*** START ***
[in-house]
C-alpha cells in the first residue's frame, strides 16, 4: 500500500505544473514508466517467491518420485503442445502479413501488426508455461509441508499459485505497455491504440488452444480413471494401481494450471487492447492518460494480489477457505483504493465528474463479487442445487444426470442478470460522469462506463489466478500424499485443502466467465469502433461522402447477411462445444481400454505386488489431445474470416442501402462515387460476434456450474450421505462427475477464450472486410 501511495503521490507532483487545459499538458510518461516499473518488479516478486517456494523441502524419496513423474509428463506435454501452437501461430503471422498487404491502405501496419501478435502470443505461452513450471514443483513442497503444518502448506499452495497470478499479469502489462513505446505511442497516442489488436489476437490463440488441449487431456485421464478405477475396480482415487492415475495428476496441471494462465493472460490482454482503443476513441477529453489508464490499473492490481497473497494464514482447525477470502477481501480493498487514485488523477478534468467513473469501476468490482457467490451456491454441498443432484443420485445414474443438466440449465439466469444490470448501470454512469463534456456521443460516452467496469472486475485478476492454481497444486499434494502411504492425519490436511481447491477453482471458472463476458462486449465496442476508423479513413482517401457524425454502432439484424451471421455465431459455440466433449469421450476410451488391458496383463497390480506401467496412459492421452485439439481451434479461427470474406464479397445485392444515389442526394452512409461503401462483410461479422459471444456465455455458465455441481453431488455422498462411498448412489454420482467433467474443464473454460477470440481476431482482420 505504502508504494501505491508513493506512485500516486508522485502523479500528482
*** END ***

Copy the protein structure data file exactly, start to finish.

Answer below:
[in-house]
C-alpha cells in the first residue's frame, strides 16, 4: 500500500505544473514508466517467491518420485503442445502479413501488426508455461509441508499459485505497455491504440488452444480413471494401481494450471487492447492518460494480489477457505483504493465528474463479487442445487444426470442478470460522469462506463489466478500424499485443502466467465469502433461522402447477411462445444481400454505386488489431445474470416442501402462515387460476434456450474450421505462427475477464450472486410 501511495503521490507532483487545459499538458510518461516499473518488479516478486517456494523441502524419496513423474509428463506435454501452437501461430503471422498487404491502405501496419501478435502470443505461452513450471514443483513442497503444518502448506499452495497470478499479469502489462513505446505511442497516442489488436489476437490463440488441449487431456485421464478405477475396480482415487492415475495428476496441471494462465493472460490482454482503443476513441477529453489508464490499473492490481497473497494464514482447525477470502477481501480493498487514485488523477478534468467513473469501476468490482457467490451456491454441498443432484443420485445414474443438466440449465439466469444490470448501470454512469463534456456521443460516452467496469472486475485478476492454481497444486499434494502411504492425519490436511481447491477453482471458472463476458462486449465496442476508423479513413482517401457524425454502432439484424451471421455465431459455440466433449469421450476410451488391458496383463497390480506401467496412459492421452485439439481451434479461427470474406464479397445485392444515389442526394452512409461503401462483410461479422459471444456465455455458465455441481453431488455422498462411498448412489454420482467433467474443464473454460477470440481476431482482420 505504502508504494501505491508513493506512485500516486508522485502523479500528482